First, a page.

The term “graphic novel” has long been a catch-all, a way to describe any long-form comic. That’s not without a certain logic in a form where even a “true story” comes filtered through the eye of its creator, in images as well as words.
I think of Art Spiegelman’s “Maus,” which recounts the Holocaust; the Jews are portrayed as mice and the Nazis as cats. Or the graphic war reportage of Joe Sacco, which juxtaposes portraiture against wide-frame panoramas to evoke the effects of armed conflict through both a personal and collective lens. In each, we are in the realm of the interpretive — neither documentary, exactly, nor fiction. This is the inherent tension of a style of storytelling that develops via sequential drawings.
Keum Suk Gendry-Kim’s second book, “The Waiting,” offers a compelling case in point; it’s vividly rendered graphic fiction with roots in autobiography. The story of a South Korean mother and daughter unfolds in present-day Seoul and in the crucible of memory. The mother, Gwija, has lived through decades of upheaval, beginning in the era of Japanese colonial rule and continuing through the Korean War. Her daughter, Jina, is an artist and a writer who, as the novel begins, has been told she must leave the rental apartment she calls home.
“I loved the city,” Jina tells us, over a panel that portrays a cozy streetscape. “I didn’t want to leave. I liked having a café, diner, supermarket, and laundromat outside my door.” Hers is the kind of longing any one of us might know. The problem — all too common in Seoul, as elsewhere — is that although some of Jina’s writing has been successful, “even at this age, I still don’t own a home.” In that sense, she is representative of the contemporary creative class: an accomplished practitioner reckoning with the economic instability that so often comes with a life in the arts.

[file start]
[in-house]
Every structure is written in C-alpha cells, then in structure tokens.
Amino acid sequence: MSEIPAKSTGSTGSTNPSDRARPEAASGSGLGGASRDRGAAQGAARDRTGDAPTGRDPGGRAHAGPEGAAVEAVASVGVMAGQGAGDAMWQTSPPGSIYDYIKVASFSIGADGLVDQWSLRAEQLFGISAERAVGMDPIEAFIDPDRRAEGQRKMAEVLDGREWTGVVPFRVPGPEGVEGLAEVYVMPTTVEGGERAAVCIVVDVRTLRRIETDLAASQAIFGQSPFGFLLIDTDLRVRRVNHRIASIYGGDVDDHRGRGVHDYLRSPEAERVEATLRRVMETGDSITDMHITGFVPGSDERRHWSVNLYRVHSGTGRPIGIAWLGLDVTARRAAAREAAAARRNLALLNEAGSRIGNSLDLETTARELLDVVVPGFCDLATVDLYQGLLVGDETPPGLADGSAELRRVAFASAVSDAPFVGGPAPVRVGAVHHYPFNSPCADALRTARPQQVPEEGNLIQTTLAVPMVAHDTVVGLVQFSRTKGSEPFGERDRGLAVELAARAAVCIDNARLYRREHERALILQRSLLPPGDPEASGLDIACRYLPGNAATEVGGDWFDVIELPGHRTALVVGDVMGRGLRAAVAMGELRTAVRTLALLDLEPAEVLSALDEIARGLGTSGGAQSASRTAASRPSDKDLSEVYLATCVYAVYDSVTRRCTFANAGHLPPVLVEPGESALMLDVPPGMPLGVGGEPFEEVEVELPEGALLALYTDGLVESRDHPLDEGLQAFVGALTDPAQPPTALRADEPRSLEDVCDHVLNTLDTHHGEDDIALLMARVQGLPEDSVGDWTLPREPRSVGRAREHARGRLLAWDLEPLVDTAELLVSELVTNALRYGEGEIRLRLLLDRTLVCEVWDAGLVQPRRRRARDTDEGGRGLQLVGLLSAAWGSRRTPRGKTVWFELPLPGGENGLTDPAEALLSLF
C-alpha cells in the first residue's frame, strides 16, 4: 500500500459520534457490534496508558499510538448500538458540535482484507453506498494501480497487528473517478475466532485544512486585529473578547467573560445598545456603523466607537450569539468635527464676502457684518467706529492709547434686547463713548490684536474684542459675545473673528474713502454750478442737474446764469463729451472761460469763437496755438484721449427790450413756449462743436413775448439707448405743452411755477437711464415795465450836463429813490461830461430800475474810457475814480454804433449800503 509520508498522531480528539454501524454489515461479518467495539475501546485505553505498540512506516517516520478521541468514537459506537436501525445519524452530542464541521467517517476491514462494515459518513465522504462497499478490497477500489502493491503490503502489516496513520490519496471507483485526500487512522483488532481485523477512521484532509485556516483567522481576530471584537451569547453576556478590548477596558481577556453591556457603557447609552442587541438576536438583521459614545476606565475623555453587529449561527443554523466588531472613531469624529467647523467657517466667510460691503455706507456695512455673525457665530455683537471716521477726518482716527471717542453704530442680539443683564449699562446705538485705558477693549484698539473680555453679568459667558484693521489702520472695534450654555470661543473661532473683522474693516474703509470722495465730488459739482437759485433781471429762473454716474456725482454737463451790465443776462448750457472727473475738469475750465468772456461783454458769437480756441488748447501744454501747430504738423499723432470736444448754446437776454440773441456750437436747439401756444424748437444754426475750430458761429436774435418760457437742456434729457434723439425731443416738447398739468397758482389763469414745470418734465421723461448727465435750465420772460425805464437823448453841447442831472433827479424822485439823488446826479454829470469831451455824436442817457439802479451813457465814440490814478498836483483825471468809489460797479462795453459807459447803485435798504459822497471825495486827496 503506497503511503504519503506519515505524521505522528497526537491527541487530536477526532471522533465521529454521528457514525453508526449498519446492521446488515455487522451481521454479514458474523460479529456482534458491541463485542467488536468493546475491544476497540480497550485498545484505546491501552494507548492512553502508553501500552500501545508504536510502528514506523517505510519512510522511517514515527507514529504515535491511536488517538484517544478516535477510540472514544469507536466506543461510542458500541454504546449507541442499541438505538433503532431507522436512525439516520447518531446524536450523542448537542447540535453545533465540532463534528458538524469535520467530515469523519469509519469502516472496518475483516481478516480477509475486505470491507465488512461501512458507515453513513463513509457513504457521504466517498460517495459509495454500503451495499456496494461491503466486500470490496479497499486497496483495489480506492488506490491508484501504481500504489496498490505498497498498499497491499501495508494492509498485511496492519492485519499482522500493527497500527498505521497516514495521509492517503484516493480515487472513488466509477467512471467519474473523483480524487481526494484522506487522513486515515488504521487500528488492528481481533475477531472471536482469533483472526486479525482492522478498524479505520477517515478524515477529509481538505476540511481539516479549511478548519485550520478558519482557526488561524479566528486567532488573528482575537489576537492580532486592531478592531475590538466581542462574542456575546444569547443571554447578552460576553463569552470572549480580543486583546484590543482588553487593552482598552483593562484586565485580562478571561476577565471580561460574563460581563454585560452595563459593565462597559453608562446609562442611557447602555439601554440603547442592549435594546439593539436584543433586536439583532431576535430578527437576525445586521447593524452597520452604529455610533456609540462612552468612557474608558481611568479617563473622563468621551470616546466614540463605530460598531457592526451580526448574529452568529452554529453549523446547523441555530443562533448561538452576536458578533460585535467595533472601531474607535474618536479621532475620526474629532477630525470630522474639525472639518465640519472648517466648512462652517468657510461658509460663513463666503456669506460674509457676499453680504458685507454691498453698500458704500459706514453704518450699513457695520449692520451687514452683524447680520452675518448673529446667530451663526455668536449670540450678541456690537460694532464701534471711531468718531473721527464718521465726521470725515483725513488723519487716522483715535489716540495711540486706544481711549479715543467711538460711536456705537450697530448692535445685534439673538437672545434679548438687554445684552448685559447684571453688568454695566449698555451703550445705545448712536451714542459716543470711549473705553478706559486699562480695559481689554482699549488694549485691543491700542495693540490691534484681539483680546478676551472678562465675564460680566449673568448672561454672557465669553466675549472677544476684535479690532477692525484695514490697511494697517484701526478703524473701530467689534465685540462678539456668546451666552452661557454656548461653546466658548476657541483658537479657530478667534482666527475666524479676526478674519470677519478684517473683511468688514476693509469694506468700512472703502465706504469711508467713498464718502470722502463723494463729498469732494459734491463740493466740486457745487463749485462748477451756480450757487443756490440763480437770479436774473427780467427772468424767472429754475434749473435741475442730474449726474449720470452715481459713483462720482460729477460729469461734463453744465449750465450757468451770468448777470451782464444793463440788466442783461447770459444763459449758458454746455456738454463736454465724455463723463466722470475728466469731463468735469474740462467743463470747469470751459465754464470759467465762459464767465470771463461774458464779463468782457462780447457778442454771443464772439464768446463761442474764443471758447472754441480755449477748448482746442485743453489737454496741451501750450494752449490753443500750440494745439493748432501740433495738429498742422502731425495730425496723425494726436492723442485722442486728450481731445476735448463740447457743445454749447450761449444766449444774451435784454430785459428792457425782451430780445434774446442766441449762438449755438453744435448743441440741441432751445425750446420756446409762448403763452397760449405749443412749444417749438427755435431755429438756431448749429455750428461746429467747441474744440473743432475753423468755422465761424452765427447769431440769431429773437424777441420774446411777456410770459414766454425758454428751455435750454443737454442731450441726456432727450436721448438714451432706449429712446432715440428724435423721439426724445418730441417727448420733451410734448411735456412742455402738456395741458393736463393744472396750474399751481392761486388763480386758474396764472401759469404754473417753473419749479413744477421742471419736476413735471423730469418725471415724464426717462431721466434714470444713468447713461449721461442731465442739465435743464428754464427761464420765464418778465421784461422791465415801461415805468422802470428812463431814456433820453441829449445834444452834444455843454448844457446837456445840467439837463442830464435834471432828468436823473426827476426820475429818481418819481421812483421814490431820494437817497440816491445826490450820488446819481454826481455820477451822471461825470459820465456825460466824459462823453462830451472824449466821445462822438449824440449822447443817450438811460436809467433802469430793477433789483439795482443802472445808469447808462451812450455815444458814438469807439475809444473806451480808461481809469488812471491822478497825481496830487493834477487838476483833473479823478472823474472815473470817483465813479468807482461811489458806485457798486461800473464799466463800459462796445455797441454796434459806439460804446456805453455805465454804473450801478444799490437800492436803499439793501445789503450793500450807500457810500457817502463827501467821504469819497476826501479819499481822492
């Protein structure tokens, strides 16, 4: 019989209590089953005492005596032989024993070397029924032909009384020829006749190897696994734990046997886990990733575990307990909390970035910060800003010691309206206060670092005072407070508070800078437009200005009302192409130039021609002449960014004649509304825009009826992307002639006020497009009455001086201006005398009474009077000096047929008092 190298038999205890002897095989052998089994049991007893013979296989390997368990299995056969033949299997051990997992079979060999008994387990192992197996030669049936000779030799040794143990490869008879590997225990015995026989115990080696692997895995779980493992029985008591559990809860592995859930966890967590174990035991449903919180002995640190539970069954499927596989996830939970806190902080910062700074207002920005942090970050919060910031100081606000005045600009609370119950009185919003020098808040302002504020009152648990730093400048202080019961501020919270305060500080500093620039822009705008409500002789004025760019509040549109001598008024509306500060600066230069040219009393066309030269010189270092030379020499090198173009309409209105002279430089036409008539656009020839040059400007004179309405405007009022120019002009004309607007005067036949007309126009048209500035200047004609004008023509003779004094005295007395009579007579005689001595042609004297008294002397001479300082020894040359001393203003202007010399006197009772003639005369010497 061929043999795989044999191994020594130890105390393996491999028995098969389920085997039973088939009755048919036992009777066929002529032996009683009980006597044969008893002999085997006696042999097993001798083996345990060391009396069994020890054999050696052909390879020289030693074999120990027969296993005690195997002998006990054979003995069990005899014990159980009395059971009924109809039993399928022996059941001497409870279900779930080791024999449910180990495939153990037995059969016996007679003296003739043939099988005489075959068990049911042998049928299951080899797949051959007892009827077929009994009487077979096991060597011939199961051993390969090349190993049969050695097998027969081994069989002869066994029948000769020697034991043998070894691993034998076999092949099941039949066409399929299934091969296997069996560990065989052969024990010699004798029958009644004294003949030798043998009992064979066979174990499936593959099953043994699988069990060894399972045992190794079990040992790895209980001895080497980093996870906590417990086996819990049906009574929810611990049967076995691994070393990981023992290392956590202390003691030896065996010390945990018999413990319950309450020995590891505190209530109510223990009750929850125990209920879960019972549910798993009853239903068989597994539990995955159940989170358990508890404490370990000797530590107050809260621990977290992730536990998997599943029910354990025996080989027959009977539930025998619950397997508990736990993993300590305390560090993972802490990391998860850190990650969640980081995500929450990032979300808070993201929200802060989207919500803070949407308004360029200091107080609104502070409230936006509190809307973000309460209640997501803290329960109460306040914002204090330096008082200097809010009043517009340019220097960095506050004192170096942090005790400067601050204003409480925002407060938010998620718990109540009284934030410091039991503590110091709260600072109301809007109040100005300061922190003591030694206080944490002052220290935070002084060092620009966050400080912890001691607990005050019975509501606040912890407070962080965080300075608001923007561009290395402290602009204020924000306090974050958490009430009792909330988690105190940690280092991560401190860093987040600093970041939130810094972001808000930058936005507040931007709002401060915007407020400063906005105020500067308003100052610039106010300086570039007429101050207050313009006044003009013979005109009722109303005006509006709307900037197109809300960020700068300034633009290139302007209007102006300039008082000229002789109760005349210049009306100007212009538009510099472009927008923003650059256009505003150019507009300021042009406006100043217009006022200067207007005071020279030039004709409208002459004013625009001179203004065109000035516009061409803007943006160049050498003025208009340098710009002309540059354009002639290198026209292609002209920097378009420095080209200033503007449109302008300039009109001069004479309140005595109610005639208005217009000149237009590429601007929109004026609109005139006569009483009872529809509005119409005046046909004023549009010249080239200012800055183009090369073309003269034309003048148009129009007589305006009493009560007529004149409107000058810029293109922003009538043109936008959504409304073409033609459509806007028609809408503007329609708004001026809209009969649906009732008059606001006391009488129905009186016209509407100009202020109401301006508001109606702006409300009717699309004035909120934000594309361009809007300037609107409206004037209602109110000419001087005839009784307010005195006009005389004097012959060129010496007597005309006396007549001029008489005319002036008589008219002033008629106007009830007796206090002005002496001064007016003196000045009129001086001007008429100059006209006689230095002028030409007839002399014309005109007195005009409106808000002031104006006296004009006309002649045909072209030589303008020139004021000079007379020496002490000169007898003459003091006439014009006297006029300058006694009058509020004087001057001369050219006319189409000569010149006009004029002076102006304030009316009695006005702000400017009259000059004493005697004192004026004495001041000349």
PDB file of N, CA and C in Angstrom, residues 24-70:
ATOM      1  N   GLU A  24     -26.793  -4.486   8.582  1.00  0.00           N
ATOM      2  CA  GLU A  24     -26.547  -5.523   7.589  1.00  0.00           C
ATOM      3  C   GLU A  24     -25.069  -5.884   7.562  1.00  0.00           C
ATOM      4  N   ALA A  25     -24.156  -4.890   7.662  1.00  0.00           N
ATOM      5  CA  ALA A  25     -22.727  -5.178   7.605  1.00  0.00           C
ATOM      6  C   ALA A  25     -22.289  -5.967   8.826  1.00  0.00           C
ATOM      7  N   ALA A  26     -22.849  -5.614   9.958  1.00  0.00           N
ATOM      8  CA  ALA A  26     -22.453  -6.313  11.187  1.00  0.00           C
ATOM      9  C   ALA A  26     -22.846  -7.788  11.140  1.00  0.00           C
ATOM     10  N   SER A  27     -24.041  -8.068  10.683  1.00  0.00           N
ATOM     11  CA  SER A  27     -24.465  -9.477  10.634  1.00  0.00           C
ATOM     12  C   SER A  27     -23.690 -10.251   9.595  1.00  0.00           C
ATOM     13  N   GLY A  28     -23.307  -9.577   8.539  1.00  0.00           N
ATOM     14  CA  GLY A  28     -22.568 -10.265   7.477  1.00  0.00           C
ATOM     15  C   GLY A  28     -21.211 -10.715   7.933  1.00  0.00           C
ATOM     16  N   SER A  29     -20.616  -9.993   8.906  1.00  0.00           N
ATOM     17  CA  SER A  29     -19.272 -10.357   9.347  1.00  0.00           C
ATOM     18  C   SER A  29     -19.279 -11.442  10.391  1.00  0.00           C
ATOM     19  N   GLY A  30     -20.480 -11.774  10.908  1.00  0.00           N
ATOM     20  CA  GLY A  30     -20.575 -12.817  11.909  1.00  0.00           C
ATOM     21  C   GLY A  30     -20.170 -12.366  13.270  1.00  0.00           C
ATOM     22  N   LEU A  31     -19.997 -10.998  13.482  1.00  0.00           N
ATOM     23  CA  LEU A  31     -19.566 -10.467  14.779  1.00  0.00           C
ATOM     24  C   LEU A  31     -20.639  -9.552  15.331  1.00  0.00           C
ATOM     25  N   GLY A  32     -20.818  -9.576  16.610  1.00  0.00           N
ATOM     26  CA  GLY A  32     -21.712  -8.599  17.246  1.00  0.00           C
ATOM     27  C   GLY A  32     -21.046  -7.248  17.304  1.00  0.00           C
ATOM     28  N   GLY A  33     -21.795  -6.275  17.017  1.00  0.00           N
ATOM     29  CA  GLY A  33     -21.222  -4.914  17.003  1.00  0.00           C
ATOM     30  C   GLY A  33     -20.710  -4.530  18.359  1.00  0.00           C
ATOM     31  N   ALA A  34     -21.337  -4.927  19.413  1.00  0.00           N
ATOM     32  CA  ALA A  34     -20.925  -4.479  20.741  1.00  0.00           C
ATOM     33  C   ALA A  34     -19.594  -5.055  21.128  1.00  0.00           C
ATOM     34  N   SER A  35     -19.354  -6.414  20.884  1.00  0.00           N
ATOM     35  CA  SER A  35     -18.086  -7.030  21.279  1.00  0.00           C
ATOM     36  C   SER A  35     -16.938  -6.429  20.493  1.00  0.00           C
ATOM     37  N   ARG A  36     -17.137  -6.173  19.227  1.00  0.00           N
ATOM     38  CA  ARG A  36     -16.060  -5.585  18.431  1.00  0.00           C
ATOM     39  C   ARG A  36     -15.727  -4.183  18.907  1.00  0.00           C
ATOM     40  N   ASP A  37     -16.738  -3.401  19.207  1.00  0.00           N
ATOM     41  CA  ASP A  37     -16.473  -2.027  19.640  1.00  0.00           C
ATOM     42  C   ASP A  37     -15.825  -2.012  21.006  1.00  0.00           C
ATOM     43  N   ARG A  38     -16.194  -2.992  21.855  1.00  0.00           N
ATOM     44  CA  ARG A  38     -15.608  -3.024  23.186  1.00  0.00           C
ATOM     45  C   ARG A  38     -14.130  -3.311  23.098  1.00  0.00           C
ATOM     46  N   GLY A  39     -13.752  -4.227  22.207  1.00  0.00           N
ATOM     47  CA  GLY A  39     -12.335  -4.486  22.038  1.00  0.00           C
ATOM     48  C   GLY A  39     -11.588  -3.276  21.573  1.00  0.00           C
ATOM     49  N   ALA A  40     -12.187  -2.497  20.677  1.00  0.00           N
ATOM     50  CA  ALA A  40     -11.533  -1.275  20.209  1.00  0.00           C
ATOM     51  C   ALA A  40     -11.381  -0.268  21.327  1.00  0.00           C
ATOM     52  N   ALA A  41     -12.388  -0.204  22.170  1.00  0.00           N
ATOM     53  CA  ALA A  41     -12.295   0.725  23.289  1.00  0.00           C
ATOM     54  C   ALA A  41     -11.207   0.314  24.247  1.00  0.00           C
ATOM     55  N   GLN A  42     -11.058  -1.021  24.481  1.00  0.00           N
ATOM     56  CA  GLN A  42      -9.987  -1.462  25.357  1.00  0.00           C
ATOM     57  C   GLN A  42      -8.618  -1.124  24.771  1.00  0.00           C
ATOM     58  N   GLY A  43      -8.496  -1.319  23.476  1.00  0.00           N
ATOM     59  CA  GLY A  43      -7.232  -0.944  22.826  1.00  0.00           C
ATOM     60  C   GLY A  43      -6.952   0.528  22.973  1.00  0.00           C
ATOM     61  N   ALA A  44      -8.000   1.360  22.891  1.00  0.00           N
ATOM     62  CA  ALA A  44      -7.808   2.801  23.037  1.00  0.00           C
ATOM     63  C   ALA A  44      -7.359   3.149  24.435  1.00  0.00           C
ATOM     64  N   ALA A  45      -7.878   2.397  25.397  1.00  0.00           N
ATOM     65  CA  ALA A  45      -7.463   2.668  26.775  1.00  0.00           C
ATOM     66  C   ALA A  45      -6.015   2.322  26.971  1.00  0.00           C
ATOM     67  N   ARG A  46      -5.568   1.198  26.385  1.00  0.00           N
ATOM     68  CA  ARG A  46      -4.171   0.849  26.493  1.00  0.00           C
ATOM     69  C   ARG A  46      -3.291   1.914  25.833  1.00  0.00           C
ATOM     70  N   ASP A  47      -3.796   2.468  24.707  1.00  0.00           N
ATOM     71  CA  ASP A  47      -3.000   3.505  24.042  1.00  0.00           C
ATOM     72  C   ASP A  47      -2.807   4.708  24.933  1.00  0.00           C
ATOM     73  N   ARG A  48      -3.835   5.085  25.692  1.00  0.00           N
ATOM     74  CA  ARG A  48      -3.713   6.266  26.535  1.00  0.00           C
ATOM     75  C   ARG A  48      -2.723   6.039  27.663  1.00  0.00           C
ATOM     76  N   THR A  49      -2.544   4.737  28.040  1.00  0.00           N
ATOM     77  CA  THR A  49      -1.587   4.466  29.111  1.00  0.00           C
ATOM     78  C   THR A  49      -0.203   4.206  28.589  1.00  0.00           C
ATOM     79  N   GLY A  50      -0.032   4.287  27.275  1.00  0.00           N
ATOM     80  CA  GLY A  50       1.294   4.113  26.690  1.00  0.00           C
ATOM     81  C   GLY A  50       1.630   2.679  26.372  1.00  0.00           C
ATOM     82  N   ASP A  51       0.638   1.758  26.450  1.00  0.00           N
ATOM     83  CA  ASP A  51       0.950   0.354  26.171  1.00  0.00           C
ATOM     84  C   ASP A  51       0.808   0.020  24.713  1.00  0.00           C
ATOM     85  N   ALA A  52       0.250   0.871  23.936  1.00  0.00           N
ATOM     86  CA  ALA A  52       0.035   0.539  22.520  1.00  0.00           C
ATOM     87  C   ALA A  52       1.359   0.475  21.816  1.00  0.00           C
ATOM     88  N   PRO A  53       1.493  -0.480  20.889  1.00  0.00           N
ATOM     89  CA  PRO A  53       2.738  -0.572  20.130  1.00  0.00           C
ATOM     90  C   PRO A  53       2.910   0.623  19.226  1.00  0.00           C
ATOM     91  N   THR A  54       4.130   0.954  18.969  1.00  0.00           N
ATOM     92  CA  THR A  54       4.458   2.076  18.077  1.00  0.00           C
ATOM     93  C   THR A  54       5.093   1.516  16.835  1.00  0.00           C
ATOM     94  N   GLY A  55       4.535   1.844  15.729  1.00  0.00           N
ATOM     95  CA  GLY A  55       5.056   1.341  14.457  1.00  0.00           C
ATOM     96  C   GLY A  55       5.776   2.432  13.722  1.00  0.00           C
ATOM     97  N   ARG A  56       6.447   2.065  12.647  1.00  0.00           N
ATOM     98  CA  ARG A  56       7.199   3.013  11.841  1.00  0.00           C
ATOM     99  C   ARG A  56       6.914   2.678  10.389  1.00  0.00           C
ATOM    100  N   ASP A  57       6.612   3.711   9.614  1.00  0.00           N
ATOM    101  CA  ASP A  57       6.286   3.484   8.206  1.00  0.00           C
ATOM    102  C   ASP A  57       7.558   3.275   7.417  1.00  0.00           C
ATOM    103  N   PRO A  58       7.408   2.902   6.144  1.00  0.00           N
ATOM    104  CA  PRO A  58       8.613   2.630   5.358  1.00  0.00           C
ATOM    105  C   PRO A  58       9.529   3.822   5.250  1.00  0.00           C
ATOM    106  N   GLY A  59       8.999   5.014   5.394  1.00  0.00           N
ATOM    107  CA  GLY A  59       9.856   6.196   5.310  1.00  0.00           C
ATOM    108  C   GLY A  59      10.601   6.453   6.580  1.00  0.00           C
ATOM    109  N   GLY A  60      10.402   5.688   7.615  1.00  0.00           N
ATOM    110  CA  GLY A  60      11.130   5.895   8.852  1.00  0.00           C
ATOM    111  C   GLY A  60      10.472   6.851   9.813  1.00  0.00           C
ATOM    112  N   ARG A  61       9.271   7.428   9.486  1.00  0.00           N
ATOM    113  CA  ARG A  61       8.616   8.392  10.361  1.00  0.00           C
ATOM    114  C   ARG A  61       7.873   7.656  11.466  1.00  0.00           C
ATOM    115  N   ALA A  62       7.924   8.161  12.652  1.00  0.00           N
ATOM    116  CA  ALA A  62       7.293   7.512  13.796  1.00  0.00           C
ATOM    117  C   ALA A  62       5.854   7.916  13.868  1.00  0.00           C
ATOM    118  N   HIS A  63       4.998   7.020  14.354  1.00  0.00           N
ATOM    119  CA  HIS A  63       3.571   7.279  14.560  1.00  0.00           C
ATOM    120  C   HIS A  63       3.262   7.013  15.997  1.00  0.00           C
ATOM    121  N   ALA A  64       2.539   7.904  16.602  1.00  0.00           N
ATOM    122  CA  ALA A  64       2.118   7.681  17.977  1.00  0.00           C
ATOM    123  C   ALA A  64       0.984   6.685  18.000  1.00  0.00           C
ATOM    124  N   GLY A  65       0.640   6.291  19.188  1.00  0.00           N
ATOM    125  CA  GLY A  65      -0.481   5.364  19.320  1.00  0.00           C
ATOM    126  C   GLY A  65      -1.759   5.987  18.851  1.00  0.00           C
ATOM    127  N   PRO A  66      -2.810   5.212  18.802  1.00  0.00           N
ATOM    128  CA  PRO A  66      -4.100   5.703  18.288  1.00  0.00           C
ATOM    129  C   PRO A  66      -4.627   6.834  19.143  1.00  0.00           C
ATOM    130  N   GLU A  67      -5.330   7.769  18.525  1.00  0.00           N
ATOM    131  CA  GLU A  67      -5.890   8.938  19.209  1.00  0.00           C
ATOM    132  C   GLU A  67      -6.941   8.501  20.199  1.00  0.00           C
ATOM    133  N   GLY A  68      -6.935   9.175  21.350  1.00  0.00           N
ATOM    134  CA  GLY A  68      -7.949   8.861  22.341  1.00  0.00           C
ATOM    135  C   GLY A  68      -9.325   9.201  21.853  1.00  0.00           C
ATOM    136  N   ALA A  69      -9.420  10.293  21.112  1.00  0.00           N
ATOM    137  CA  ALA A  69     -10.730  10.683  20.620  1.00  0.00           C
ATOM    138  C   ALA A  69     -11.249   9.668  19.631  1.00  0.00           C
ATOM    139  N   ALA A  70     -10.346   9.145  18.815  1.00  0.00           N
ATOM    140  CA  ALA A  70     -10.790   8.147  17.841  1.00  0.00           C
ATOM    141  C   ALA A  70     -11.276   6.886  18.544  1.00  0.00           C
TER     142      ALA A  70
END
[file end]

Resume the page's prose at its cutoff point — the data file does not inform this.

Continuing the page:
Not only that: She has her aging mother to think about.
Gwija, however, doesn’t believe she needs looking after; in her mind, it is the other way around. “My youngest lives right around that corner,” she tells a neighbor. “She likes lettuce kimchi, so I was going to drop some off.”
The exchange offers a subtle glimpse of the mother-daughter relationship as symbiotic more than dutiful. It is also complicated by an unfulfillable promise Jina once made to her mother: to “find her oldest son.”
As “The Waiting” progresses, we learn that this may be impossible; Gwija was separated from her young son, Sang-Il, and her first husband as they fled south from communist forces in 1950 at the onset of the war. The circumstance echoes that of Gendry-Kim’s mother, who lost touch with her older sister at the same time.
“I had no idea she’d lived in Pyongyang, North Korea,” Gendry-Kim writes of her mother in an afterword. “When the Korean War broke out, her sister was the only one who hadn’t been able to get on the train evacuating south.”
As for the decision to recast the story, she writes, “I chose to create this work as fiction, rather than nonfiction because I didn’t want to hurt those who shared their stories so vulnerably with me.”